Last night here in Lucca, in our lovely small opera theater “il Giglio”, seating 750 and about 3/4 full, there was a unique show: Tamerlano ovvero Bajazet, by Vivaldi. This is not a freshly-composed opera, but a “pasticcio” that Vivaldi put together using some arias from former operas of him (Semiramide and Farnace) and arias by other composer such as Hasse. The original show runs for about 4 hours, and this is a selection comprising about 2/3 or the original, put together by one of Italy’s leading harpsichordists and early-music conductor, prizewinner Ottavio Dantone. The orchestra had 4+4+2+2+2 strings, 2 oboes that doubled as recorders, a bassoon, an arciliuto and two harpsichords (conductor and continuo).
The music score is lovely, and the instrumental performance was impeccable, in excellent style, perfect tune and well-reharsed sharp attacks.
The male singers were a sopranist, a countertenor and a barytone. The female singers a soprano, a mezzo and a contralto. Three singers were outstanding: the sopranist Federico Florio, the countertenor Filippo MIneccia and the soprano Arianna Vendittelli, though the other three were also excellent. I found the singing a bit too modern, with too much vibrato. certainly not modern opera singing but also, in my opinion, not quite baroque singing either.
Of particular interest to us were the harpsichords: Italian models, about 4-octave range, powerful sound. They were absolutely identical, which made it easy to have both well tuned to each other and also, I suppose, transportation (piling one above the other in a single case).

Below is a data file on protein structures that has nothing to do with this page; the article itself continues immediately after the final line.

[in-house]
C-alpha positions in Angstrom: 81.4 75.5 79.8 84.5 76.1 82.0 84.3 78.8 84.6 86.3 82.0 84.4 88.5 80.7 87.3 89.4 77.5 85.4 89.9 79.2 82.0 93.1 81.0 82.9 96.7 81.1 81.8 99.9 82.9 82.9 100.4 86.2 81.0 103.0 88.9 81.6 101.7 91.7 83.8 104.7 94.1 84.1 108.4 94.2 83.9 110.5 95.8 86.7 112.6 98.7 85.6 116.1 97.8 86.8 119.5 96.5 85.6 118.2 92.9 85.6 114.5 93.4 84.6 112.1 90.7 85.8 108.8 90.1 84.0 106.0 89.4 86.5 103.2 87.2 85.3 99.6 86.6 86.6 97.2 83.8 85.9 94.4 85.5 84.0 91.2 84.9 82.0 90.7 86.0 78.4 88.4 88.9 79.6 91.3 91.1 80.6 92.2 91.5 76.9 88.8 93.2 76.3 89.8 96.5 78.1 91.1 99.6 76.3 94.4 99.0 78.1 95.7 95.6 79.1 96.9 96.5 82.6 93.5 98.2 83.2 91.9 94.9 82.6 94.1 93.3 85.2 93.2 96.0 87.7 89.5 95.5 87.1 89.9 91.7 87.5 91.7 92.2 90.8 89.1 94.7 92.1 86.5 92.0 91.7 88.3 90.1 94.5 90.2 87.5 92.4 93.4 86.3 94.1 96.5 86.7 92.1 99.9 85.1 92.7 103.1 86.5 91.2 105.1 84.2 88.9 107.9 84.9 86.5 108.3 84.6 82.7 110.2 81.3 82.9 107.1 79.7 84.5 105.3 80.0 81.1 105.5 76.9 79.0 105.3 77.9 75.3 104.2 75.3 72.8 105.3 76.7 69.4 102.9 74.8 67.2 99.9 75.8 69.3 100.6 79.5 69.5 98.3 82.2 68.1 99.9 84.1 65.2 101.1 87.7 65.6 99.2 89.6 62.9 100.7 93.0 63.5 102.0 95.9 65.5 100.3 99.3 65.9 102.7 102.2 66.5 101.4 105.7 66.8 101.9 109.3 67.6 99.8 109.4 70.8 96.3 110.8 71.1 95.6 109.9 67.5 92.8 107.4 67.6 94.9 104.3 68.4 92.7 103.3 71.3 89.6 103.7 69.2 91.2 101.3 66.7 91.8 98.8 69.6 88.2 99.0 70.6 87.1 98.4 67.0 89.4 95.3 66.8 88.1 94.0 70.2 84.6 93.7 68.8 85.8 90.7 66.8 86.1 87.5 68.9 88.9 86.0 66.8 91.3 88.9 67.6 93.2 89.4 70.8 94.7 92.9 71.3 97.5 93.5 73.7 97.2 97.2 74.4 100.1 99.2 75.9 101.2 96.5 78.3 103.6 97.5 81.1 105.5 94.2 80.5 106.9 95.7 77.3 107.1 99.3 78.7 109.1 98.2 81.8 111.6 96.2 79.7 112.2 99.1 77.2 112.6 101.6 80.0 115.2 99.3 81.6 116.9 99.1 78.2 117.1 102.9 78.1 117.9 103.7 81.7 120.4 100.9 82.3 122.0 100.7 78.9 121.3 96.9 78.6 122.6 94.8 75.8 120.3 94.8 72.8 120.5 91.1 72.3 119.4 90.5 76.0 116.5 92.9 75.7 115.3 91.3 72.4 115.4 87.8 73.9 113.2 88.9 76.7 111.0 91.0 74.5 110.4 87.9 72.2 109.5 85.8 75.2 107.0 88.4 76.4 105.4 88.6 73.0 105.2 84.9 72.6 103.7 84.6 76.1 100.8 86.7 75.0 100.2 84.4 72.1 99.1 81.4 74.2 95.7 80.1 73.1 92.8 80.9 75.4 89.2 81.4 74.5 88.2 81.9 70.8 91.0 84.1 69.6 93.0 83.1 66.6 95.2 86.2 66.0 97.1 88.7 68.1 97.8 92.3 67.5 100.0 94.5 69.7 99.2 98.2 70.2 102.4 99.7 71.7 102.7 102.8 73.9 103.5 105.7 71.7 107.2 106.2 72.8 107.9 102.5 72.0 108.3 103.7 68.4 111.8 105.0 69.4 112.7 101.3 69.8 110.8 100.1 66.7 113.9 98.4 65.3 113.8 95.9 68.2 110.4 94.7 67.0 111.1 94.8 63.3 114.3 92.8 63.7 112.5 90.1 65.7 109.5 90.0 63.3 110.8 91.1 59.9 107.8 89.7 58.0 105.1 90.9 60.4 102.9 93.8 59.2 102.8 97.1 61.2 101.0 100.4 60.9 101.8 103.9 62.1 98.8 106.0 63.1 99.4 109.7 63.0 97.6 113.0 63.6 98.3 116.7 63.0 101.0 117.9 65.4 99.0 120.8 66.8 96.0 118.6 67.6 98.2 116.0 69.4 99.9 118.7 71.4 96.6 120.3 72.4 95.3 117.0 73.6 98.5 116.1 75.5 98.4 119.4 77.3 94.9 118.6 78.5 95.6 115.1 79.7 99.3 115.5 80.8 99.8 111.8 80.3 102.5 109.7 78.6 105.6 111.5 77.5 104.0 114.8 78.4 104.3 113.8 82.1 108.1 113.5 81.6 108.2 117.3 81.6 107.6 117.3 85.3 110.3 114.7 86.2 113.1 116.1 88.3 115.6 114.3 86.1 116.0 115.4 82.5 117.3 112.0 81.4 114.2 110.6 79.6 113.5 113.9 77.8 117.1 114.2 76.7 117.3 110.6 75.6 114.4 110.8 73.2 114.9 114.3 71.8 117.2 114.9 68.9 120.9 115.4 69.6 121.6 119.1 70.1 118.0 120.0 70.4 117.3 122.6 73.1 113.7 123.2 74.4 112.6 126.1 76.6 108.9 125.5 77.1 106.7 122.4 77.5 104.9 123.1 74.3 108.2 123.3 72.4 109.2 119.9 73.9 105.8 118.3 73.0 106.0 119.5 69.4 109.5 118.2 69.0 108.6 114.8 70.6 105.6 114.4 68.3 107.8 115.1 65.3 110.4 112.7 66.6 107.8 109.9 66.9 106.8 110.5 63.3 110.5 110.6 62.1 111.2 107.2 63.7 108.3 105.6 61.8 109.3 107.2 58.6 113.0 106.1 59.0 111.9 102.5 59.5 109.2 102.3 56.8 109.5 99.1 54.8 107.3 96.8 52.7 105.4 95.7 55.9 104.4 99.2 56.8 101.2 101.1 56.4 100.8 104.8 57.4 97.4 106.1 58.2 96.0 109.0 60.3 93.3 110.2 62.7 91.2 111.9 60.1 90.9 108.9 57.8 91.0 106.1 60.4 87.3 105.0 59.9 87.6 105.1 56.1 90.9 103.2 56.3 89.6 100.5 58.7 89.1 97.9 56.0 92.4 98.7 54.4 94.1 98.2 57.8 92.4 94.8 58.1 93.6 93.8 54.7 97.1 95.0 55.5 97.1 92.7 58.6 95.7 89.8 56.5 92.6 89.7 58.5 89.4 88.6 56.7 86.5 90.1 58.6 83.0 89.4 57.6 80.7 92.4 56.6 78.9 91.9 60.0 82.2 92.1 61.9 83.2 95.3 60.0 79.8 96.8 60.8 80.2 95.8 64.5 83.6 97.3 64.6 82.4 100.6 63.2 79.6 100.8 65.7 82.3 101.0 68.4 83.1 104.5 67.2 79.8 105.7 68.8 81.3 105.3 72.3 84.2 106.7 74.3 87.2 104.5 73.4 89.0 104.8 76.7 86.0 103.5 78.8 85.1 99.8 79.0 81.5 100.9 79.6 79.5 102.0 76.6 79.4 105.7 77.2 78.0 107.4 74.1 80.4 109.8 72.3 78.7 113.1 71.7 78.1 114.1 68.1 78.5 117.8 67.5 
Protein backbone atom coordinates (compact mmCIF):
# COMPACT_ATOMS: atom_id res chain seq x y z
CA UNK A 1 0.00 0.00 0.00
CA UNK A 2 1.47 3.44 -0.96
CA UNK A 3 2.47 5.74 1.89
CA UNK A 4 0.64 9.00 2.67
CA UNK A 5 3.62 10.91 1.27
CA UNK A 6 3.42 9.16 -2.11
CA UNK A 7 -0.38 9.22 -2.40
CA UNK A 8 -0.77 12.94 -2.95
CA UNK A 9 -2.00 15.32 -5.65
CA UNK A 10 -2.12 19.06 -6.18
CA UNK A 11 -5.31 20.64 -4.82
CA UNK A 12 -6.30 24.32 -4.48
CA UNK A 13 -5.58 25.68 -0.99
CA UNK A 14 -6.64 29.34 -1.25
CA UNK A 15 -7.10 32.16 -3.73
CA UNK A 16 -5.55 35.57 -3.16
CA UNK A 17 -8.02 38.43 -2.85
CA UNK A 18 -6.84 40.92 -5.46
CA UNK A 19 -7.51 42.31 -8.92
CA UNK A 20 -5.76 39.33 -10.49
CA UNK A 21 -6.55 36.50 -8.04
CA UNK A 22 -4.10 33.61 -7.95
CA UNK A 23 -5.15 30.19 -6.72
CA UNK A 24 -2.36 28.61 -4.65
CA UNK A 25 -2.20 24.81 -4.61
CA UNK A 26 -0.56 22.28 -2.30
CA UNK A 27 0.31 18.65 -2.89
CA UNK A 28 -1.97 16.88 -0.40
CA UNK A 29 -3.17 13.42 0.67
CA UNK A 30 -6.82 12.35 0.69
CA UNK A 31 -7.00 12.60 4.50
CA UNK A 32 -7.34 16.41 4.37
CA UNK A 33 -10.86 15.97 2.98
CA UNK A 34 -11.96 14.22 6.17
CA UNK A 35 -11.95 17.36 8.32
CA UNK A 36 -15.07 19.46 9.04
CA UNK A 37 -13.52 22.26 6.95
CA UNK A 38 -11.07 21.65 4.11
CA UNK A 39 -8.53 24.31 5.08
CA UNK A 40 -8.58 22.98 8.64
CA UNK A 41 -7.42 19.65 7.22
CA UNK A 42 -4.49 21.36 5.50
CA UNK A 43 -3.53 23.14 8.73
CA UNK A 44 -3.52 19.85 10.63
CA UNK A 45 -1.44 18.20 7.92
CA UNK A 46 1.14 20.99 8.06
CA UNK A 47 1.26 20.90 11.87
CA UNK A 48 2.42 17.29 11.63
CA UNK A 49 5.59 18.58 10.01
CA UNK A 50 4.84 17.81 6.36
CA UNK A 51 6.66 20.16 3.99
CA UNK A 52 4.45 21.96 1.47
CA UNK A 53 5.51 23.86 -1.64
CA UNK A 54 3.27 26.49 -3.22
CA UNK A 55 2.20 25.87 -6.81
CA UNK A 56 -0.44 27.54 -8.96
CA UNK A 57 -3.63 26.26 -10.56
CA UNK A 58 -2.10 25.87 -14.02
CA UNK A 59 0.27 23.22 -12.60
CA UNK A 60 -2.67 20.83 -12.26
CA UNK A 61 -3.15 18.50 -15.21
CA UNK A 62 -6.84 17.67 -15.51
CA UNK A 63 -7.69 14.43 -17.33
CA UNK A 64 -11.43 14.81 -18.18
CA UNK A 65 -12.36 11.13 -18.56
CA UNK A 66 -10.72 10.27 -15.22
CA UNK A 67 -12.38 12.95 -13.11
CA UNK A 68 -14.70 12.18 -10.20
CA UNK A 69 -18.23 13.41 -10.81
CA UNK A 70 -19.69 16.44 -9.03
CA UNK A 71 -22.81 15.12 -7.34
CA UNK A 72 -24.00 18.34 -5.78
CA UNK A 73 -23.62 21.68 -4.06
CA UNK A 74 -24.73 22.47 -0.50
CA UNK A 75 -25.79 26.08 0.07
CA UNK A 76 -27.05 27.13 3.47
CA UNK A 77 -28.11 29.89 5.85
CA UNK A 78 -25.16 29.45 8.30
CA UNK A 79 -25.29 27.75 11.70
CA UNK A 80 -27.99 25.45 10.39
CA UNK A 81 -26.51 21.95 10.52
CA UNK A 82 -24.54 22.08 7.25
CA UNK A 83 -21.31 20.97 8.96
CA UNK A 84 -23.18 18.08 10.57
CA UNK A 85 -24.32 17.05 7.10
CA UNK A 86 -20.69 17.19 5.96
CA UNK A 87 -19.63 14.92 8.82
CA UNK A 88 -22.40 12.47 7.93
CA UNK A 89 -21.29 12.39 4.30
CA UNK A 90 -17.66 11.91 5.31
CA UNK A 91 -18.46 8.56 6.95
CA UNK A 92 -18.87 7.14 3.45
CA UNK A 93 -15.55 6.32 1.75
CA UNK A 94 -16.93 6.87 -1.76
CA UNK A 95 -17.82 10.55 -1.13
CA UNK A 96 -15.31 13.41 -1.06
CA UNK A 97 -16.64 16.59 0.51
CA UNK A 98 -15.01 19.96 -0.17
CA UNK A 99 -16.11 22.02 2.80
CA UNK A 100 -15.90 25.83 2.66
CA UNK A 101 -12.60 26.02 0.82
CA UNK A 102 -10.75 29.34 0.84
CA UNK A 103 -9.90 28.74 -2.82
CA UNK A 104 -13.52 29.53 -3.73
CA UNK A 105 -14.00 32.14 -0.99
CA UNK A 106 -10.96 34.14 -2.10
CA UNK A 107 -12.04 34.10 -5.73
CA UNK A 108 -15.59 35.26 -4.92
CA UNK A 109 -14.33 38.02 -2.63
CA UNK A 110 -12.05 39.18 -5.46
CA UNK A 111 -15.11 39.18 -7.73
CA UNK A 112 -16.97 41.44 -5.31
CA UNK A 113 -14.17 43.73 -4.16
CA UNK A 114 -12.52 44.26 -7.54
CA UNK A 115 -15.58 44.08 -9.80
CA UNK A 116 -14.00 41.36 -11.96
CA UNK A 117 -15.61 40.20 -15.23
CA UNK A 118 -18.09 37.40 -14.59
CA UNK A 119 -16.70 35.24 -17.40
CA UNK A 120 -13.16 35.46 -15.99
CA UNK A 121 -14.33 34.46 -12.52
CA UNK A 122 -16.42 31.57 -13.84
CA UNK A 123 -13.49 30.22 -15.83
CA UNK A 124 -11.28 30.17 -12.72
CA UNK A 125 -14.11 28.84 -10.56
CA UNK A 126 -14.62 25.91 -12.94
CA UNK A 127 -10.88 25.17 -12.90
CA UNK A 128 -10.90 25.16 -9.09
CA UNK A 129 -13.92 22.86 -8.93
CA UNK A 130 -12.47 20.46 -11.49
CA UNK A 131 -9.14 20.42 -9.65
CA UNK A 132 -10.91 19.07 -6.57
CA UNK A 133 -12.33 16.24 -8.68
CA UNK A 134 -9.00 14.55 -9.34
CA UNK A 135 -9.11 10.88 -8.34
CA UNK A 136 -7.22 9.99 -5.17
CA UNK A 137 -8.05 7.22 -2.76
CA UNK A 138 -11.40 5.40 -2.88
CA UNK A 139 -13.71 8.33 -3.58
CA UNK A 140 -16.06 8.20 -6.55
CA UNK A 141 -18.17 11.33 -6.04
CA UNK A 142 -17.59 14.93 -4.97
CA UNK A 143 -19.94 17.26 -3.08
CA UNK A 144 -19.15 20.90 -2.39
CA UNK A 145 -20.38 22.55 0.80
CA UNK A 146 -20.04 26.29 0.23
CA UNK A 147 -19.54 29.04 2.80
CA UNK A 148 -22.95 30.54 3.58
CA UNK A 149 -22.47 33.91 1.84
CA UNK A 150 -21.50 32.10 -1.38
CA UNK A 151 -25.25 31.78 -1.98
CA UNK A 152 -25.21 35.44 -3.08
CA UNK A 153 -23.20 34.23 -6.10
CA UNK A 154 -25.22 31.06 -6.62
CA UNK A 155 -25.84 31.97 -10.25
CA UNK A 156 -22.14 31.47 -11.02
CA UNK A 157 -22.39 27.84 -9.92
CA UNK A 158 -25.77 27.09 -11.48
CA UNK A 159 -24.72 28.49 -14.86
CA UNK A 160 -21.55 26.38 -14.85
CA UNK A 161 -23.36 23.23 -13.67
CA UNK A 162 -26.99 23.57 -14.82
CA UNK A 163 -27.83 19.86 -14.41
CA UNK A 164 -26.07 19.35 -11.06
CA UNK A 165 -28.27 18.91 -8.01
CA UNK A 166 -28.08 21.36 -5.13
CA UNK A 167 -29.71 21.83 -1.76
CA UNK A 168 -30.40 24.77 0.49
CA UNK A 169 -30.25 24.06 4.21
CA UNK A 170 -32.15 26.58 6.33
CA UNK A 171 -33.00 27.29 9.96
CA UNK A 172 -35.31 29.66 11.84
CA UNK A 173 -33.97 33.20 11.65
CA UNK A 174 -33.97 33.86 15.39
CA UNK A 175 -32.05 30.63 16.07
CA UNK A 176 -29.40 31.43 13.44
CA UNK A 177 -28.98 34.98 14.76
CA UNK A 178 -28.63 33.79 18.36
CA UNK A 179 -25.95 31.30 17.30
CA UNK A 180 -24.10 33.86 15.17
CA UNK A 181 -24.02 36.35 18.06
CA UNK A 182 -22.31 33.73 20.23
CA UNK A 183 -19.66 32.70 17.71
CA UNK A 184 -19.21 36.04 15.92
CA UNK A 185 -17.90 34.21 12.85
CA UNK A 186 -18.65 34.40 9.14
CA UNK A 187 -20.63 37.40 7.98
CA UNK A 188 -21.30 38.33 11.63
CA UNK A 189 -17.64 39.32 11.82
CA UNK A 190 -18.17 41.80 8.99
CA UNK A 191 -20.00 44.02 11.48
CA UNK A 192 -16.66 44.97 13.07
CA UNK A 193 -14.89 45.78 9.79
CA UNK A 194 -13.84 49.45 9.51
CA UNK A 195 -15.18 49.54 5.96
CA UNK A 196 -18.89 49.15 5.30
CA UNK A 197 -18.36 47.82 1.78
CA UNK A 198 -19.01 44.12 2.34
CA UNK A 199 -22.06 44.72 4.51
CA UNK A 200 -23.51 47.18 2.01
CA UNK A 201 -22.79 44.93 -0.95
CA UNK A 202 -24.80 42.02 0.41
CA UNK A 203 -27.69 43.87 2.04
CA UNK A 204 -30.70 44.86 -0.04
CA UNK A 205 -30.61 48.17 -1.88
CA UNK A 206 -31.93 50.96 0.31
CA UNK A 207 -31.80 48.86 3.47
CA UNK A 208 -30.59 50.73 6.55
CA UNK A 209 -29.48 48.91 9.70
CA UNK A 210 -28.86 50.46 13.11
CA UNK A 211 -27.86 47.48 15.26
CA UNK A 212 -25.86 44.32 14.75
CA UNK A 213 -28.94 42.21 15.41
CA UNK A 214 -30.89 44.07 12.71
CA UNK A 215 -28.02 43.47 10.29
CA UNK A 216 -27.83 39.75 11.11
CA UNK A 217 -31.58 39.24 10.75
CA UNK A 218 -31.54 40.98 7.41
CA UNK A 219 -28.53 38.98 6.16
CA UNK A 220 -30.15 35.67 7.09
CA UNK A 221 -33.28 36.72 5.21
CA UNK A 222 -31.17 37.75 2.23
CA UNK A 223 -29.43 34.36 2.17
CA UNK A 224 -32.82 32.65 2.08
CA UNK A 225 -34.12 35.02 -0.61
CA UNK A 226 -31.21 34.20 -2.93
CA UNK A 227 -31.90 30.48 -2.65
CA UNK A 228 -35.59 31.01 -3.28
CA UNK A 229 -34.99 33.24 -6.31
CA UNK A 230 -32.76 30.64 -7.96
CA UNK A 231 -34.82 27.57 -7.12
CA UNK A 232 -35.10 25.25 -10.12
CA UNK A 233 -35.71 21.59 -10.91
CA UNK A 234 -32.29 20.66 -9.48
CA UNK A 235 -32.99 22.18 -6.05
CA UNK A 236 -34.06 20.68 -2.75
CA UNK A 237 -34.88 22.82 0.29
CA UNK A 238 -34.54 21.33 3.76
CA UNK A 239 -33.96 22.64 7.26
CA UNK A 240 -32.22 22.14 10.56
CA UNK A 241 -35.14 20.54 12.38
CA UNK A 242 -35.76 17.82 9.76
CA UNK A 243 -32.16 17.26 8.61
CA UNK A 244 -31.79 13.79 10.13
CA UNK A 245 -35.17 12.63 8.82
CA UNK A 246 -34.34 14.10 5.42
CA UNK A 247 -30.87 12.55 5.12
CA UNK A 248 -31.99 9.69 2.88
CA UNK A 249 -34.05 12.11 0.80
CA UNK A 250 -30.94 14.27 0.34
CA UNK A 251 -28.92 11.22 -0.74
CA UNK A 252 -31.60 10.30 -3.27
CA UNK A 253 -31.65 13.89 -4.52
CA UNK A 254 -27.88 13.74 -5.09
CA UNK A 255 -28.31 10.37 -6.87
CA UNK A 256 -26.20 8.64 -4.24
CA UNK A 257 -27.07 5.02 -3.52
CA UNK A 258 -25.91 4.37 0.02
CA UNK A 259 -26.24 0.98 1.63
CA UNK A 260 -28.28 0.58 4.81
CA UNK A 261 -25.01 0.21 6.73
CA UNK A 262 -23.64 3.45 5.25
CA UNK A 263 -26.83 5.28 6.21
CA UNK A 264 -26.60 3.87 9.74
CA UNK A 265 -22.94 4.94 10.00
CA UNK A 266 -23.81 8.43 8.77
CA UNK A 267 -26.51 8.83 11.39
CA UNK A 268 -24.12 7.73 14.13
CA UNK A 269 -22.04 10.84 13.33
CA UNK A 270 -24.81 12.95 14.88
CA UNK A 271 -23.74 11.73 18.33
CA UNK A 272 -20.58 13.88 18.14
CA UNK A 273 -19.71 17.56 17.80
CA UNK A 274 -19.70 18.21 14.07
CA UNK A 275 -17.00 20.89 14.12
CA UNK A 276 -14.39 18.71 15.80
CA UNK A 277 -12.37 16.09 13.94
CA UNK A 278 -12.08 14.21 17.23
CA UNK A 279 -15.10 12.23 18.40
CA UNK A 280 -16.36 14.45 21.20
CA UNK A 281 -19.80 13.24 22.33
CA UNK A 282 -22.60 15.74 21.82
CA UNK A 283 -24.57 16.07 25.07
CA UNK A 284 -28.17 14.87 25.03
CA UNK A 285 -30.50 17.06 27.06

Dantone conducted from the harpsichord, and when there were slight interruptions due to scene movements without music he would suitably play scales/arpeggios leading seamlessly to the next music in the score. He often played with his right hand, leaving the bass to the continuo players, using the left hand for conducting.
On the large entrance hall there was a table with records on sale (including this same opera by Dantone and company). At the end “Maestro” Dantone went there to sign the copies being sold, and he was kind enough to talk to me for a few minutes.
A delightful evening indeed and a good occasion to hear and meet the great Dantone. Pity they are not frequent here in Lucca, almost exclusively devoted to Romantic opera.